In 2001 Syria's Afkar Media published Under Ash, in which players take on the role of Palestinians fighting off an Israeli assault; they followed this in 2005 with Under Siege, and in 2008 non-violent children's game Road Block Buster, in which players take on the role of "'Maan' the boy with a thousand way[s] to get over any barrier or road block implanted by Israeli Defense forces". In 2003, developers linked to Hezbollah entered the market with a Special Force series, a set of PC war games set in Lebanon.
In 2007, Iran's Association of Islamic Unions of Students released Special Operation 85: Hostage Rescue; a first-person-shooter game wherein players aim to free two Iranian nuclear scientists kidnapped by the US. The game was published in response to Kuma's Assault on Iran, which was based around a US assault on an Iranian nuclear facility.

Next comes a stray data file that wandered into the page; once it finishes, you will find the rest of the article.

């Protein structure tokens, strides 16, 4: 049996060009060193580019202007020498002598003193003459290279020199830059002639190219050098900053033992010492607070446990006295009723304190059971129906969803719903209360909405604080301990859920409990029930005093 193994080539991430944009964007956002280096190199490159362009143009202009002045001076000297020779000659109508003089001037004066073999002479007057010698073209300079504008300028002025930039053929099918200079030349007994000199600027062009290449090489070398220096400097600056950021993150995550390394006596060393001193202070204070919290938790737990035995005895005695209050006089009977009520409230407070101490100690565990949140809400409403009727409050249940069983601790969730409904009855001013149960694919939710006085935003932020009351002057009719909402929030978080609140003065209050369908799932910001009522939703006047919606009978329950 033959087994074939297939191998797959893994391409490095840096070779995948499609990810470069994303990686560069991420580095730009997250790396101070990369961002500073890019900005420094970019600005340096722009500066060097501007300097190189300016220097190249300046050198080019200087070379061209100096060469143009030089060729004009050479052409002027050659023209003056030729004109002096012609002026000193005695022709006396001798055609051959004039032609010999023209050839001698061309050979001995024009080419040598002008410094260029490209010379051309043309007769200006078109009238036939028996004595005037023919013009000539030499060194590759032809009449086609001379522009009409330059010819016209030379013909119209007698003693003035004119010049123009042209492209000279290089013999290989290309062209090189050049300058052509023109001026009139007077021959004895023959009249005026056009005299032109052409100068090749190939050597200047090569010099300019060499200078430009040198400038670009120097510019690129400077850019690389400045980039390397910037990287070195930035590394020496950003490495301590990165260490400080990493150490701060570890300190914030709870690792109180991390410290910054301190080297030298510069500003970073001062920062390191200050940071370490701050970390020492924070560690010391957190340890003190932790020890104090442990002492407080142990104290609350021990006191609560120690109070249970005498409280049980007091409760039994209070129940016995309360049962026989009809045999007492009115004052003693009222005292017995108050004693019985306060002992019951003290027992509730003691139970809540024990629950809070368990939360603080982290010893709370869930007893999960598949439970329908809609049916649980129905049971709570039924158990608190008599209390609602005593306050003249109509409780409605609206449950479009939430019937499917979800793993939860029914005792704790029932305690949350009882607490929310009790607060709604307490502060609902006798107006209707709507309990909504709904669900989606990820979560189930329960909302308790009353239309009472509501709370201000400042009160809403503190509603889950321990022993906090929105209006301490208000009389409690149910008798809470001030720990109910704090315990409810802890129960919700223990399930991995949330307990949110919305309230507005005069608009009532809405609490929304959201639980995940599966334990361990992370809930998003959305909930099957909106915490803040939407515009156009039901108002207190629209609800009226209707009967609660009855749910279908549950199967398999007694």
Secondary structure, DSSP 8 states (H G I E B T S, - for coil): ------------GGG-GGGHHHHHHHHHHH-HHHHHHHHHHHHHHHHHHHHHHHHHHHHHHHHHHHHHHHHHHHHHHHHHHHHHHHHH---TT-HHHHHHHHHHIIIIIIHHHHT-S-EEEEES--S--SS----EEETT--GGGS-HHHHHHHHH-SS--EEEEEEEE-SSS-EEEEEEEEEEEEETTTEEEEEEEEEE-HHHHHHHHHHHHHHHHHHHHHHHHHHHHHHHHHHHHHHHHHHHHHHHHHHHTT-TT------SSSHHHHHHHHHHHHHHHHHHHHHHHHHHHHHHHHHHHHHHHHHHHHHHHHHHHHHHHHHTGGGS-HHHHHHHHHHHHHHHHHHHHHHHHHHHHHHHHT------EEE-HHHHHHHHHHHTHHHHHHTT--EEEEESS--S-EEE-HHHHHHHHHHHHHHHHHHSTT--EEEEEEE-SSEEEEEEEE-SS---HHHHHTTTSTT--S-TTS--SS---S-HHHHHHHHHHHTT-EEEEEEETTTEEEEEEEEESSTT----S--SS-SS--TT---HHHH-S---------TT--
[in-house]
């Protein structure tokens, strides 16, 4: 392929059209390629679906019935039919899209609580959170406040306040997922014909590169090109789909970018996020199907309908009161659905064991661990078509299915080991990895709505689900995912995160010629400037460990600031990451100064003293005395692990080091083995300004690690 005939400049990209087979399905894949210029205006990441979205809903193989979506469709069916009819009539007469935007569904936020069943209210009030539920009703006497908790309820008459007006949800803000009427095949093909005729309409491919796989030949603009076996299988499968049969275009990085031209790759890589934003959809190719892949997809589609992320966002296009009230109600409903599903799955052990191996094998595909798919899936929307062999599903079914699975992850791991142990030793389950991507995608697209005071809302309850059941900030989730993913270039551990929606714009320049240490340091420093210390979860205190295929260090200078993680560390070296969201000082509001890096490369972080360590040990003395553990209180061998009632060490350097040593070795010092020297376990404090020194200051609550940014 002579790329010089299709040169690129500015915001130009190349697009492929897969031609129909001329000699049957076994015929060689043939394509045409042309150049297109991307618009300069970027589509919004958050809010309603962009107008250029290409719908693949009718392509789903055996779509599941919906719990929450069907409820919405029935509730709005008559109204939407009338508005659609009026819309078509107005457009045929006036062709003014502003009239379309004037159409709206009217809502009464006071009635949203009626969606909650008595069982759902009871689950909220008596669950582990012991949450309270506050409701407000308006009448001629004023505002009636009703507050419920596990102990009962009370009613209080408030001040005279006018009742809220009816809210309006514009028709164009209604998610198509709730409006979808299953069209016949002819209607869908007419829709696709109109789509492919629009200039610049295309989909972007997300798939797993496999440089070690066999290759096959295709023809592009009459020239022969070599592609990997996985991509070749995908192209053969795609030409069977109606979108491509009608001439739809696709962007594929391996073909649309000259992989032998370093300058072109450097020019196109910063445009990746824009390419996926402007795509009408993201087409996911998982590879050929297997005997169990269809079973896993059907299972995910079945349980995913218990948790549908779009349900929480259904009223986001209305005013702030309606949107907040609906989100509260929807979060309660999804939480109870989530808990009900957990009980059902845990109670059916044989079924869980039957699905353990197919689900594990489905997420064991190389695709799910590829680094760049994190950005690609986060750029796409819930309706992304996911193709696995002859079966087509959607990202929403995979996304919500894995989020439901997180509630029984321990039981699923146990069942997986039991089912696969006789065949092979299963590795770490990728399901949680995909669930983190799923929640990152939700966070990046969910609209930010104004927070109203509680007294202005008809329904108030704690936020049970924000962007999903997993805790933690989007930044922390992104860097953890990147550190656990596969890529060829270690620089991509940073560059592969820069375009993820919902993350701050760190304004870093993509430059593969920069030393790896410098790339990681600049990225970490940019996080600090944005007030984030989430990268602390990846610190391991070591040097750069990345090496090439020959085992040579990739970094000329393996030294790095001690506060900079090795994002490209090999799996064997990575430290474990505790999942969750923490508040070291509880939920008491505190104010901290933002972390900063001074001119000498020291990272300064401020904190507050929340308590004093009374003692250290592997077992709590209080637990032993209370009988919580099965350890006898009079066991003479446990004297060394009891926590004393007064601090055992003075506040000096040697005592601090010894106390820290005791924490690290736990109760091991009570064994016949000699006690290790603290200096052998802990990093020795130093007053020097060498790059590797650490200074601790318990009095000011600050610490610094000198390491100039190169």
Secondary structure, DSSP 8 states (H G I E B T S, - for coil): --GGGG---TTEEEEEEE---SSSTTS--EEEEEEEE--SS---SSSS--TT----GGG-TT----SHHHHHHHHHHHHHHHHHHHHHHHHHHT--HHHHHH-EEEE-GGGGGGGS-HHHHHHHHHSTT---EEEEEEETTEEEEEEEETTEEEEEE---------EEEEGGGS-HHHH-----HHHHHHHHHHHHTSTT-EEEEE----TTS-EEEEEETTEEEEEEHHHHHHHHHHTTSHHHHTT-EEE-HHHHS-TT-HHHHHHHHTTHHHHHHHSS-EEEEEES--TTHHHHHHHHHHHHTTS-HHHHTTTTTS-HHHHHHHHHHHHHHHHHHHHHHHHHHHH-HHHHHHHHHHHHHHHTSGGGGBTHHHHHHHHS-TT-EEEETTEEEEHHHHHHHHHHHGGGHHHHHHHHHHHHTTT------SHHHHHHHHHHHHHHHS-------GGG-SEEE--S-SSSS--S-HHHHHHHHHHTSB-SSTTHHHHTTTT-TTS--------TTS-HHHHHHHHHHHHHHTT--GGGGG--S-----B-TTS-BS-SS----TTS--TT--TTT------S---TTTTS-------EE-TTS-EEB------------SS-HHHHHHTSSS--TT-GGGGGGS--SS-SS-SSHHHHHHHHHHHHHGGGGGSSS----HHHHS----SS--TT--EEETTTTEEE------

There are also more formal offerings from the world's leading powers. America's Army, a free online simulator, was published by the US military in 2002 to aid recruitment. The British army launched their online game Start Thinking Soldier in 2009, to drive interest among 16- to 24-year-olds. Then in May last year, China's People's Liberation Army unveiled Glorious Revolution, a Call of Duty-style game for both military and domestic markets